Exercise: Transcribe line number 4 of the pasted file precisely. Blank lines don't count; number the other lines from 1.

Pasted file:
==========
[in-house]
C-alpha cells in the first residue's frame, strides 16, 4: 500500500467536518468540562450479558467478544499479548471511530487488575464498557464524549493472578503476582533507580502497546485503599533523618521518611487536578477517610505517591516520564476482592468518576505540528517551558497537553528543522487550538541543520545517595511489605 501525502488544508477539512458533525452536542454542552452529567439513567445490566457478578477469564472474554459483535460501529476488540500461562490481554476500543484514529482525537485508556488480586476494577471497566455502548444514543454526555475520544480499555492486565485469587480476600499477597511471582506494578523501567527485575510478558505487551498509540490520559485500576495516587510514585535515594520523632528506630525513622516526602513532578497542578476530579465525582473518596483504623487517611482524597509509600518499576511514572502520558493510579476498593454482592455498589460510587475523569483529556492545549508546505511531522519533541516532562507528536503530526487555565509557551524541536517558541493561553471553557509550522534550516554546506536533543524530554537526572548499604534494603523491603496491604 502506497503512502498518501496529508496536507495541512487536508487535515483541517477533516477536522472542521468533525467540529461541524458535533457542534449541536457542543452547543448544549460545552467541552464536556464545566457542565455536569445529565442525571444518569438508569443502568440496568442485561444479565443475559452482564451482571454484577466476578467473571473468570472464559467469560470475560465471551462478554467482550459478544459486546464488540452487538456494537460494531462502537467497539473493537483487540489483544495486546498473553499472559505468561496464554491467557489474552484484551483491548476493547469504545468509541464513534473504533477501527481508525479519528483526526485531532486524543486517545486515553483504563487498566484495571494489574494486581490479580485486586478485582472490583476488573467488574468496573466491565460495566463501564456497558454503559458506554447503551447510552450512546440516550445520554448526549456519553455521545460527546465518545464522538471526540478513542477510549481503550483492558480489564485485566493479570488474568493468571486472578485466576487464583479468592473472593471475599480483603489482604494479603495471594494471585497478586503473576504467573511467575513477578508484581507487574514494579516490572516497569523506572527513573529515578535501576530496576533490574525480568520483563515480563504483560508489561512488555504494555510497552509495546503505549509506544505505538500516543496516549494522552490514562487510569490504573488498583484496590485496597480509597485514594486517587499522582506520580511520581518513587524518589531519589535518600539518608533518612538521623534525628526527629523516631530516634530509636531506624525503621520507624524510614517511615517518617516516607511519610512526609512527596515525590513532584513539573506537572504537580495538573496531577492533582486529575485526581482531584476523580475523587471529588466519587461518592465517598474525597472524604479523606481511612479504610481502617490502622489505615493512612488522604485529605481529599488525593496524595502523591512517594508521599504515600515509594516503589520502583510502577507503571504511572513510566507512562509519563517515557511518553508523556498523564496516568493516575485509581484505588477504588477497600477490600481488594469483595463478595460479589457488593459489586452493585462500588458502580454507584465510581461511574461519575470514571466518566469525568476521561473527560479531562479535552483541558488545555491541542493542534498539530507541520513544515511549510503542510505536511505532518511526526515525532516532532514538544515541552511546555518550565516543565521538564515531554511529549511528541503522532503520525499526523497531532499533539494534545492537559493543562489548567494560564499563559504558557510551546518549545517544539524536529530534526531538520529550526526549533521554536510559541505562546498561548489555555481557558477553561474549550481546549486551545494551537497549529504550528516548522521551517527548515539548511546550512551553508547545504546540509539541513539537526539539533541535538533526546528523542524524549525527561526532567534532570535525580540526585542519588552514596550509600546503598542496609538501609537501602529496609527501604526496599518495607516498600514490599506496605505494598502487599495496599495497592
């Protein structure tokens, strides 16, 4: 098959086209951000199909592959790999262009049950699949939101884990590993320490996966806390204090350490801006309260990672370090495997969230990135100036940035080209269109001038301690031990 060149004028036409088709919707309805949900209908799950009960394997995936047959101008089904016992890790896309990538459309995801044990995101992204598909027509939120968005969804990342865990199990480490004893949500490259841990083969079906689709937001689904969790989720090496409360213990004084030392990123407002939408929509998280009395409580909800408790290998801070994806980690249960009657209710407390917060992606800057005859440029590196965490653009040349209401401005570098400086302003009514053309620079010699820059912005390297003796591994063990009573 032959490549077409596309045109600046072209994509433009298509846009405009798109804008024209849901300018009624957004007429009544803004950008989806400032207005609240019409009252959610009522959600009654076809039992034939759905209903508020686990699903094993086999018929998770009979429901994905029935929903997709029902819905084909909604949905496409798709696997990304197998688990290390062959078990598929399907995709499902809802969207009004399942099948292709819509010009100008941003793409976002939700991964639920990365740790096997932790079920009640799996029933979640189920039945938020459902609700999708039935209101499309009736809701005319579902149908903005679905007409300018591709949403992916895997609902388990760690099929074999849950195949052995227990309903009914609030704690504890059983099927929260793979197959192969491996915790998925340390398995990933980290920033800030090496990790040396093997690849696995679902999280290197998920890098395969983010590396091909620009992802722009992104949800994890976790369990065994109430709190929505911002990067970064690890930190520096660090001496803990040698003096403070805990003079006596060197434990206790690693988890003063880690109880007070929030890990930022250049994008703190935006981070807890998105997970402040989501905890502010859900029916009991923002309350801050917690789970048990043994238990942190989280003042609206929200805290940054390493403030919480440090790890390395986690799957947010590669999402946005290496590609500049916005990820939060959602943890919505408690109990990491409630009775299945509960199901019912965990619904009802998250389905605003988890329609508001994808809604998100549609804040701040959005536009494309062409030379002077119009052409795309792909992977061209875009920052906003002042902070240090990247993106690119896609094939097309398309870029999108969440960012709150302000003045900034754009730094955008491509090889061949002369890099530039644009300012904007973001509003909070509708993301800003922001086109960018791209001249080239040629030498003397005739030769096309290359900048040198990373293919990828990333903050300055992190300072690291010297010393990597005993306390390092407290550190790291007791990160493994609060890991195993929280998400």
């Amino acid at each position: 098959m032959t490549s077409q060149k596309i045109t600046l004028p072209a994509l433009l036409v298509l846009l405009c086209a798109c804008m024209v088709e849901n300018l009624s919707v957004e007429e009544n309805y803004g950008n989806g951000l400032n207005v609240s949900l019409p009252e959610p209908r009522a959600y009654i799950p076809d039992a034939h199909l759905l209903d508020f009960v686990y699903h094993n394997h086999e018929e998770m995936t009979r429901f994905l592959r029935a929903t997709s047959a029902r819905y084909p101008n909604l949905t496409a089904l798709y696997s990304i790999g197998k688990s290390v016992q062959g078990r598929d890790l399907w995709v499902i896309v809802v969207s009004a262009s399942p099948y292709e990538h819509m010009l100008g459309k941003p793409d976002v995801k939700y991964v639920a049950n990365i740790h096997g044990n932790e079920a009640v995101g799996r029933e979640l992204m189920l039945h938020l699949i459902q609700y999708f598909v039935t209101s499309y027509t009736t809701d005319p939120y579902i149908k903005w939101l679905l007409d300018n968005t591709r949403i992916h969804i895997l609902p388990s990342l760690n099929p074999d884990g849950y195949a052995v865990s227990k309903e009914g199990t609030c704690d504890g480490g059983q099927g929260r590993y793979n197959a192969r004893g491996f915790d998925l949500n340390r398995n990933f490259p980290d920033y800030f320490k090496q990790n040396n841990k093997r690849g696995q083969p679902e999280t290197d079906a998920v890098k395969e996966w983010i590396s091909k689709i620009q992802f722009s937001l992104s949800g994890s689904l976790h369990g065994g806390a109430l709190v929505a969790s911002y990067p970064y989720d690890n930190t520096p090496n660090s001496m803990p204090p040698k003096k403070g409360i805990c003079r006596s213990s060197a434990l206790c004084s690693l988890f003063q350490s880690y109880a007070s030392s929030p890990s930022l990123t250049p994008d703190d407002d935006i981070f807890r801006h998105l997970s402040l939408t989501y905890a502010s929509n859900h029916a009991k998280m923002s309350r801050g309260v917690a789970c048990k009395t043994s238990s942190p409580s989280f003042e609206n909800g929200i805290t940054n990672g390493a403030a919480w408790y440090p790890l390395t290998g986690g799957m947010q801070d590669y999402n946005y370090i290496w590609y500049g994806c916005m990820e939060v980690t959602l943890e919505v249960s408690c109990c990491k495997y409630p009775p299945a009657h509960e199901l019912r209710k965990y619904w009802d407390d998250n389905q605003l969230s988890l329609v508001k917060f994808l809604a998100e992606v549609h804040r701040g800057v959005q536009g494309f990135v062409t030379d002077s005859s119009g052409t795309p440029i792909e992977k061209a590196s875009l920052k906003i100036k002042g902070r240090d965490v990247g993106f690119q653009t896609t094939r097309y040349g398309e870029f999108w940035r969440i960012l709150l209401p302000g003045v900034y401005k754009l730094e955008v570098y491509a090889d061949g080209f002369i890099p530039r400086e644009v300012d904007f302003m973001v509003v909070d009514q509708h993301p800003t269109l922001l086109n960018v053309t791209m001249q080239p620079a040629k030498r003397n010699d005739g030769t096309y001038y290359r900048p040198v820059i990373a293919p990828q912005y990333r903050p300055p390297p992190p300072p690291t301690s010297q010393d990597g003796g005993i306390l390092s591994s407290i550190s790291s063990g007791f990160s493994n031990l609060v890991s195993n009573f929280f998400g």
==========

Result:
């Amino acid at each position: 098959m032959t490549s077409q060149k596309i045109t600046l004028p072209a994509l433009l036409v298509l846009l405009c086209a798109c804008m024209v088709e849901n300018l009624s919707v957004e007429e009544n309805y803004g950008n989806g951000l400032n207005v609240s949900l019409p009252e959610p209908r009522a959600y009654i799950p076809d039992a034939h199909l759905l209903d508020f009960v686990y699903h094993n394997h086999e018929e998770m995936t009979r429901f994905l592959r029935a929903t997709s047959a029902r819905y084909p101008n909604l949905t496409a089904l798709y696997s990304i790999g197998k688990s290390v016992q062959g078990r598929d890790l399907w995709v499902i896309v809802v969207s009004a262009s399942p099948y292709e990538h819509m010009l100008g459309k941003p793409d976002v995801k939700y991964v639920a049950n990365i740790h096997g044990n932790e079920a009640v995101g799996r029933e979640l992204m189920l039945h938020l699949i459902q609700y999708f598909v039935t209101s499309y027509t009736t809701d005319p939120y579902i149908k903005w939101l679905l007409d300018n968005t591709r949403i992916h969804i895997l609902p388990s990342l760690n099929p074999d884990g849950y195949a052995v865990s227990k309903e009914g199990t609030c704690d504890g480490g059983q099927g929260r590993y793979n197959a192969r004893g491996f915790d998925l949500n340390r398995n990933f490259p980290d920033y800030f320490k090496q990790n040396n841990k093997r690849g696995q083969p679902e999280t290197d079906a998920v890098k395969e996966w983010i590396s091909k689709i620009q992802f722009s937001l992104s949800g994890s689904l976790h369990g065994g806390a109430l709190v929505a969790s911002y990067p970064y989720d690890n930190t520096p090496n660090s001496m803990p204090p040698k003096k403070g409360i805990c003079r006596s213990s060197a434990l206790c004084s690693l988890f003063q350490s880690y109880a007070s030392s929030p890990s930022l990123t250049p994008d703190d407002d935006i981070f807890r801006h998105l997970s402040l939408t989501y905890a502010s929509n859900h029916a009991k998280m923002s309350r801050g309260v917690a789970c048990k009395t043994s238990s942190p409580s989280f003042e609206n909800g929200i805290t940054n990672g390493a403030a919480w408790y440090p790890l390395t290998g986690g799957m947010q801070d590669y999402n946005y370090i290496w590609y500049g994806c916005m990820e939060v980690t959602l943890e919505v249960s408690c109990c990491k495997y409630p009775p299945a009657h509960e199901l019912r209710k965990y619904w009802d407390d998250n389905q605003l969230s988890l329609v508001k917060f994808l809604a998100e992606v549609h804040r701040g800057v959005q536009g494309f990135v062409t030379d002077s005859s119009g052409t795309p440029i792909e992977k061209a590196s875009l920052k906003i100036k002042g902070r240090d965490v990247g993106f690119q653009t896609t094939r097309y040349g398309e870029f999108w940035r969440i960012l709150l209401p302000g003045v900034y401005k754009l730094e955008v570098y491509a090889d061949g080209f002369i890099p530039r400086e644009v300012d904007f302003m973001v509003v909070d009514q509708h993301p800003t269109l922001l086109n960018v053309t791209m001249q080239p620079a040629k030498r003397n010699d005739g030769t096309y001038y290359r900048p040198v820059i990373a293919p990828q912005y990333r903050p300055p390297p992190p300072p690291t301690s010297q010393d990597g003796g005993i306390l390092s591994s407290i550190s790291s063990g007791f990160s493994n031990l609060v890991s195993n009573f929280f998400g």